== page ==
Policymakers Keep Solving the Wrong Banking Problem
When a bank fails, the first response by policymakers and the public is to blame risk-loving speculators, greedy investors, or regulators asleep at the wheel. But quenching our thirst for moral adjudication is a poor basis for policy, because the truth is both simpler and more troubling.
LONDON – Banks can fail, and often do. Yet whenever this happens, we act surprised. Worse, we look for villains and guilty parties, even when there are none. Risk-loving speculators, greedy investors, regulators asleep at the wheel: someone must be the bad guy. But quenching our thirst for moral adjudication is a poor basis for policy.
The truth is both simpler and more troubling. Banks are peculiar institutions. They take deposits that can be withdrawn at a moment’s notice and invest in loans and bonds that cannot be redeemed with the same speed, at least not without substantial losses. And what a socially valuable mechanism this “maturity transformation” is: it gives entrepreneurs access to long-term loans that are cheaper than the alternatives, because they are funded with demand deposits that pay no interest.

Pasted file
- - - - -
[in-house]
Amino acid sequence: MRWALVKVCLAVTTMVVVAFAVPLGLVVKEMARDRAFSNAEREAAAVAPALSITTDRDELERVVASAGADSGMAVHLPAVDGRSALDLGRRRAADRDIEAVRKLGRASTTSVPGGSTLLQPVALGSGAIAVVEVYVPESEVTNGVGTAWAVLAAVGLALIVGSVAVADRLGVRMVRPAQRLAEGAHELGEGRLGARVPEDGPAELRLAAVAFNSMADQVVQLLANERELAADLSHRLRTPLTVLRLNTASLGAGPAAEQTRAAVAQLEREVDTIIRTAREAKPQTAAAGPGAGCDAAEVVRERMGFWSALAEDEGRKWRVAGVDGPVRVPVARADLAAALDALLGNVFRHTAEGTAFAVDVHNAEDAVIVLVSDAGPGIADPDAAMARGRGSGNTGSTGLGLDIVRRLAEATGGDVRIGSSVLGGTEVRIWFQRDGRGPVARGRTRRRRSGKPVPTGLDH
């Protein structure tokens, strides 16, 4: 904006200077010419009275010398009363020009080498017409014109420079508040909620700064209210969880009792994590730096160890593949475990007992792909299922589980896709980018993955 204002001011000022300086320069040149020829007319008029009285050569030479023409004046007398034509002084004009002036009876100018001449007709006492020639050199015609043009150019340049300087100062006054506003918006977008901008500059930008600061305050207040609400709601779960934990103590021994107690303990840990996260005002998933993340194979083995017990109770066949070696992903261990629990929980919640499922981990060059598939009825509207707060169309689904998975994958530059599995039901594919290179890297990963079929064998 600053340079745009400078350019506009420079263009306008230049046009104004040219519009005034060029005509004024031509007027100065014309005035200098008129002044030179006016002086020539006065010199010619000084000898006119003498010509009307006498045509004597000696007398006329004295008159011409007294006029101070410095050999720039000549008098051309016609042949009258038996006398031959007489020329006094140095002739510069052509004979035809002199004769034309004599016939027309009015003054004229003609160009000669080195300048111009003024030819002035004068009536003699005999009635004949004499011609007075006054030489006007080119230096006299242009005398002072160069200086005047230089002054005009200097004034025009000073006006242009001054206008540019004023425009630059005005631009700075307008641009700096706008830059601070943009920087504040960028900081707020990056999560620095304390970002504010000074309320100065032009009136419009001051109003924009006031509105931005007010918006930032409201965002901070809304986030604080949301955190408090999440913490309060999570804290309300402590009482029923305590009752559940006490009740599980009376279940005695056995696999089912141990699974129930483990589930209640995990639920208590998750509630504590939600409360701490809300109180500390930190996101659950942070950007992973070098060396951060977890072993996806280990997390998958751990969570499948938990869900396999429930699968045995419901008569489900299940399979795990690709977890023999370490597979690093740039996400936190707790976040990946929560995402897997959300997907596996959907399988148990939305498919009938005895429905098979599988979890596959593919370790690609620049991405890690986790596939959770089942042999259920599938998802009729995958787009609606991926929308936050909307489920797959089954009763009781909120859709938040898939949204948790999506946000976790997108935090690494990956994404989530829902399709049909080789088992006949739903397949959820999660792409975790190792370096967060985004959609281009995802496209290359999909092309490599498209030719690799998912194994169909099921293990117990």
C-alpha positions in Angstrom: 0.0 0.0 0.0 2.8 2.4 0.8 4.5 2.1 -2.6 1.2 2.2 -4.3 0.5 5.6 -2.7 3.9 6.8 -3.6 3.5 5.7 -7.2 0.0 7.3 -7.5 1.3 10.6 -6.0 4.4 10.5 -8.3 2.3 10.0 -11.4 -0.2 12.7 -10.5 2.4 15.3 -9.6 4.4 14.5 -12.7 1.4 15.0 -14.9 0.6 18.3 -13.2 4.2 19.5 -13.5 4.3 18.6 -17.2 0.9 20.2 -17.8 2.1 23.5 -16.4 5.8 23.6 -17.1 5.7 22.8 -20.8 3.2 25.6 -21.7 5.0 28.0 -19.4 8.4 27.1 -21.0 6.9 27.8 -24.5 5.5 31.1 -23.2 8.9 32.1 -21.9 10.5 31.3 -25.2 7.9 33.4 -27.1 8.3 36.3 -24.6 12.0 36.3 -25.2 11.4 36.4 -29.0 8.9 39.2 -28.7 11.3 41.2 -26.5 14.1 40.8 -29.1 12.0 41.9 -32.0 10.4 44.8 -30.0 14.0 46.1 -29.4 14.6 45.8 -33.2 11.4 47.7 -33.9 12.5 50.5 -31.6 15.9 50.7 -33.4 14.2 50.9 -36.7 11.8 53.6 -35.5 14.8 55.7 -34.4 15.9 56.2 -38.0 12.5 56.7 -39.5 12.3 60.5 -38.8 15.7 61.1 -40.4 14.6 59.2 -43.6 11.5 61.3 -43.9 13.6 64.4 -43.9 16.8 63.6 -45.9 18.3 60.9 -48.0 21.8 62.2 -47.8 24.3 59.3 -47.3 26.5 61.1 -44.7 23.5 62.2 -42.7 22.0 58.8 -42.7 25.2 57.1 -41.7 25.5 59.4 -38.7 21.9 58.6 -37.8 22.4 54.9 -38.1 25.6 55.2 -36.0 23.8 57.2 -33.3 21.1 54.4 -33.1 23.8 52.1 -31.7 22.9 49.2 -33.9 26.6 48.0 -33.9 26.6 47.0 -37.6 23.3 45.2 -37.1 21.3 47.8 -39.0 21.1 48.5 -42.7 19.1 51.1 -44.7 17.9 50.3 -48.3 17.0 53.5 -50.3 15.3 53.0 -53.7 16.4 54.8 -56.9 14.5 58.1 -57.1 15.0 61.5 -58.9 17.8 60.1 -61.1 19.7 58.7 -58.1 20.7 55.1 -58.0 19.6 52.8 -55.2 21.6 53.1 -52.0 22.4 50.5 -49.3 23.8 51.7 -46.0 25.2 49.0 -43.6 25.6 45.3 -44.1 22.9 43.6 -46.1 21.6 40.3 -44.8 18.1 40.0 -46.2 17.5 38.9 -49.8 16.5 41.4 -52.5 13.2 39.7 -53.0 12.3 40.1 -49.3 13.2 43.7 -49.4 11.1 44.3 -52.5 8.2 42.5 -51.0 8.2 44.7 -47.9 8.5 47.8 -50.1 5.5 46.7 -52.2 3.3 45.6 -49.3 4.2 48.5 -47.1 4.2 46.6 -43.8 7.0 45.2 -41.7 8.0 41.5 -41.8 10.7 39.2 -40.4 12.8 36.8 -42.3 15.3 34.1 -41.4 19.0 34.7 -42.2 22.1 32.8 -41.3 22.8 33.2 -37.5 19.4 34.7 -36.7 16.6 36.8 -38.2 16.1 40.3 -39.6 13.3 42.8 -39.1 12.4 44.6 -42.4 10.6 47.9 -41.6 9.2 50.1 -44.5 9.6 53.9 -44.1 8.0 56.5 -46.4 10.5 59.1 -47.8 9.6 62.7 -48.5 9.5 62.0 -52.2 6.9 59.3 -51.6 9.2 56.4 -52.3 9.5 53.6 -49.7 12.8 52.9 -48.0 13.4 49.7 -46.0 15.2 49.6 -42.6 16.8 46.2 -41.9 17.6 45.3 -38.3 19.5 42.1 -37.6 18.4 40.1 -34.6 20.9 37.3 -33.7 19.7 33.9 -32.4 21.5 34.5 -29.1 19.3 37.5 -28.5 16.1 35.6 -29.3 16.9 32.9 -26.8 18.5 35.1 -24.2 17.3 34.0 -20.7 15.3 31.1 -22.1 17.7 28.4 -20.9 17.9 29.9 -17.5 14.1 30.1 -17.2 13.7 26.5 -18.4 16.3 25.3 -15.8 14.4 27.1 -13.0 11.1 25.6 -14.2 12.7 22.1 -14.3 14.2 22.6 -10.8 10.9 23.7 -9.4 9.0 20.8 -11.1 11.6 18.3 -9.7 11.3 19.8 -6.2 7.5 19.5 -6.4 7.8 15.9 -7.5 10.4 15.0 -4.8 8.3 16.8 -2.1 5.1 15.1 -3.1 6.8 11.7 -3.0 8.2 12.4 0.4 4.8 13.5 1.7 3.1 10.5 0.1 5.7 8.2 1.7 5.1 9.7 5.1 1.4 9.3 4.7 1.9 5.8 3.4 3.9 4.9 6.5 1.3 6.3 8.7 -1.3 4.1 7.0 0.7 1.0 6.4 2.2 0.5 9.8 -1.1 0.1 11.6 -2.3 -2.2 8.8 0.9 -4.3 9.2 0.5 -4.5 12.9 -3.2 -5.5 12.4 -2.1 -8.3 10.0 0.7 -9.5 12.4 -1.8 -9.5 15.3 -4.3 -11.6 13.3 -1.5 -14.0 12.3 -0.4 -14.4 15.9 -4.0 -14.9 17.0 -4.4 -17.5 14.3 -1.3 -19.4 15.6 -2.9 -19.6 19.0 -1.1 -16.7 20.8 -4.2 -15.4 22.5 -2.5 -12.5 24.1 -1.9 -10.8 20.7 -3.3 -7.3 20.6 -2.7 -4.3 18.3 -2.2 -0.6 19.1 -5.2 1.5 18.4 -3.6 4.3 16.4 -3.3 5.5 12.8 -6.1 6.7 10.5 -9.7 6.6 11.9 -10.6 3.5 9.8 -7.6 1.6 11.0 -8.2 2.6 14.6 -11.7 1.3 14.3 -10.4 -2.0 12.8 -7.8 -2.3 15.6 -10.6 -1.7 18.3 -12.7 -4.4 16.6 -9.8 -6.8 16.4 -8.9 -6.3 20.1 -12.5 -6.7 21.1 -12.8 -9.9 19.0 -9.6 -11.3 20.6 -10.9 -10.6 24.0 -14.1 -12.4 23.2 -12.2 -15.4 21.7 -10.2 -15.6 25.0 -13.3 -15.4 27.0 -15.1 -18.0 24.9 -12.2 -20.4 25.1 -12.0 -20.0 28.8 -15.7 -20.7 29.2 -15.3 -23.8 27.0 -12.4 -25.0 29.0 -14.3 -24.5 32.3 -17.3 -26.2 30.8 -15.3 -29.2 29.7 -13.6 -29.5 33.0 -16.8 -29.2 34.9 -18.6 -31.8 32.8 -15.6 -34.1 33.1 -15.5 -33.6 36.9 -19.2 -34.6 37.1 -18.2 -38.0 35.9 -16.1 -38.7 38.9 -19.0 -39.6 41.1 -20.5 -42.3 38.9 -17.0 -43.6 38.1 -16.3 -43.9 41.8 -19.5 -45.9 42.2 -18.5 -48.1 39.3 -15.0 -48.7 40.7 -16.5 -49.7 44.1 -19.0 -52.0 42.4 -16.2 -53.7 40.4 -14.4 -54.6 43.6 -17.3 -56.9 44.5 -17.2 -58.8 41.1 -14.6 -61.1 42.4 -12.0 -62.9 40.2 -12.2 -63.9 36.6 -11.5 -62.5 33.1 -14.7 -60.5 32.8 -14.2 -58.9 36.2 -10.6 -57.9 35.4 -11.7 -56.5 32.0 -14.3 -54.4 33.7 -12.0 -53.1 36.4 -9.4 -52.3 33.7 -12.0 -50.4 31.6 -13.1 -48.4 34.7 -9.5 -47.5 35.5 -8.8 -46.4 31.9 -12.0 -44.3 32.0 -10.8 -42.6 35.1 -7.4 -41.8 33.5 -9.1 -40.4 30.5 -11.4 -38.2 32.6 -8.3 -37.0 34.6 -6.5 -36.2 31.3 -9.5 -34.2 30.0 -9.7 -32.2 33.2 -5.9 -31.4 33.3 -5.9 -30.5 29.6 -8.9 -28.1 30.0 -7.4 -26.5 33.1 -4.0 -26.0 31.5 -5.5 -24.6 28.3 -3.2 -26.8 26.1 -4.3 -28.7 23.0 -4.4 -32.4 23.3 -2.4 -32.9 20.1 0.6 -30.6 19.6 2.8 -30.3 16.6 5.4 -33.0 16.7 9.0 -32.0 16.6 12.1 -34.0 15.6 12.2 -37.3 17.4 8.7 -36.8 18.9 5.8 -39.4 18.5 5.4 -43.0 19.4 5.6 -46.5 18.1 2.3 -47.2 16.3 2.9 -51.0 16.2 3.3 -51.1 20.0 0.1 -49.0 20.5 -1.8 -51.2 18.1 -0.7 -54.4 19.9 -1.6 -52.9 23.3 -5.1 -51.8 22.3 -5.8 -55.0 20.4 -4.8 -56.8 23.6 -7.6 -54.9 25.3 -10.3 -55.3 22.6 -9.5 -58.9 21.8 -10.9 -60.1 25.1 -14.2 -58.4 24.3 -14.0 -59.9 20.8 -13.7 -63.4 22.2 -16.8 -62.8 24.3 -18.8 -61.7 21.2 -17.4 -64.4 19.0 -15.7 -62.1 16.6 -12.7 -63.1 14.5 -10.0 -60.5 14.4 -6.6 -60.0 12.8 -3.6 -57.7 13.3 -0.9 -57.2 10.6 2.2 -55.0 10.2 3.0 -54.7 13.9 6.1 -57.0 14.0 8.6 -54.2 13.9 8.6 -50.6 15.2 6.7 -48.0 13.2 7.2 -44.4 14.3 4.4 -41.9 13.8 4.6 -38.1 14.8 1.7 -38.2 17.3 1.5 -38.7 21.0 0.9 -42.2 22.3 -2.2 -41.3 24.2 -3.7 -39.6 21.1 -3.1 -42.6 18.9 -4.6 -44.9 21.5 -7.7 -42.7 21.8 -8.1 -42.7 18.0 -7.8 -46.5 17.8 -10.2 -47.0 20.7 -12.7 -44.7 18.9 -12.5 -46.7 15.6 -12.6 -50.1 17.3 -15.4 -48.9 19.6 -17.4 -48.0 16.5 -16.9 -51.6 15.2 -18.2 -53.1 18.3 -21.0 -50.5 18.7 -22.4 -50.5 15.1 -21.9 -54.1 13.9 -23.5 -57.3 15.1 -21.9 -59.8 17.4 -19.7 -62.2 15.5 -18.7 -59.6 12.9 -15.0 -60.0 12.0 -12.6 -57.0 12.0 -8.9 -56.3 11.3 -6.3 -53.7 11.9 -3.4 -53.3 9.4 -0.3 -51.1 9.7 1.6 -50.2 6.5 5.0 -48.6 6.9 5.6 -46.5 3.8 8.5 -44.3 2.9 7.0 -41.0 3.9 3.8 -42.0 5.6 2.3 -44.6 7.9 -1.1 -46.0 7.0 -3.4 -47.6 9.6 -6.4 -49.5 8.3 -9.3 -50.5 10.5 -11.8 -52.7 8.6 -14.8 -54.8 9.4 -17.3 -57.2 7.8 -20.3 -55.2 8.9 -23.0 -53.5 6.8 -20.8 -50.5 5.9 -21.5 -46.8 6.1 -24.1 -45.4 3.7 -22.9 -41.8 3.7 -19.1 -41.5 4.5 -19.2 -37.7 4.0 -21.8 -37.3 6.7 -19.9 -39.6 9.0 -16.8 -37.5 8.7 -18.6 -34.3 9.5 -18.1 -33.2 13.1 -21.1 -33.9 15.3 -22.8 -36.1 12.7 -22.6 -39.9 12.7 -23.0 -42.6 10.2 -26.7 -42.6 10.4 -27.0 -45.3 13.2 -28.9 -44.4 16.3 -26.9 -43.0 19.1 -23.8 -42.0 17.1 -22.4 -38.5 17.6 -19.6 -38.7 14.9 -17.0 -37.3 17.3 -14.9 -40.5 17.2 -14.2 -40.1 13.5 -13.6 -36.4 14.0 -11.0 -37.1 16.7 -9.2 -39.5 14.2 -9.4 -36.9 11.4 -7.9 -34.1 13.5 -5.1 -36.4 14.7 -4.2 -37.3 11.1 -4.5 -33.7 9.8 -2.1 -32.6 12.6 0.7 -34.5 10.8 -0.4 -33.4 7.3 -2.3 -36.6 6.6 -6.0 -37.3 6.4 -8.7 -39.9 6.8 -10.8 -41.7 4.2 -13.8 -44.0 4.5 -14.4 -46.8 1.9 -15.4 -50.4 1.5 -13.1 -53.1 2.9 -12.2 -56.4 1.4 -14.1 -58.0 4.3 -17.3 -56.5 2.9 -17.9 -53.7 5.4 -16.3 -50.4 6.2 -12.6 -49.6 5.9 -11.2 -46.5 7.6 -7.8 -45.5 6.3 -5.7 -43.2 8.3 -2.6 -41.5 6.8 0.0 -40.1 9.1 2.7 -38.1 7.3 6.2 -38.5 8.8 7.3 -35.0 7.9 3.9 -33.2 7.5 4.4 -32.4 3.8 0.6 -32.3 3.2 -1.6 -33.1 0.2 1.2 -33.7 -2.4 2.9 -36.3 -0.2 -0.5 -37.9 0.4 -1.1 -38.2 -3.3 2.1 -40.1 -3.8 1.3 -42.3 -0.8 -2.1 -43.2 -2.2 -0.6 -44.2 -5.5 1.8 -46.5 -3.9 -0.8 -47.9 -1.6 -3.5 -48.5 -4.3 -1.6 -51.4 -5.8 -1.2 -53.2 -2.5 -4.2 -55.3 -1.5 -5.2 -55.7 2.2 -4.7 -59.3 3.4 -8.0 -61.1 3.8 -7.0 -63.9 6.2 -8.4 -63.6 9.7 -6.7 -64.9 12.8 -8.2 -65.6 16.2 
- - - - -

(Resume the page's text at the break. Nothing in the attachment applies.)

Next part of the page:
So, banks are vulnerable by design, not by mistake. No bank is meant to have enough cash in the vault to satisfy the demands of all depositors. Every bank – however conservative its managers and prudent its lending practices – can go under if its depositors decide to withdraw their funds simultaneously.
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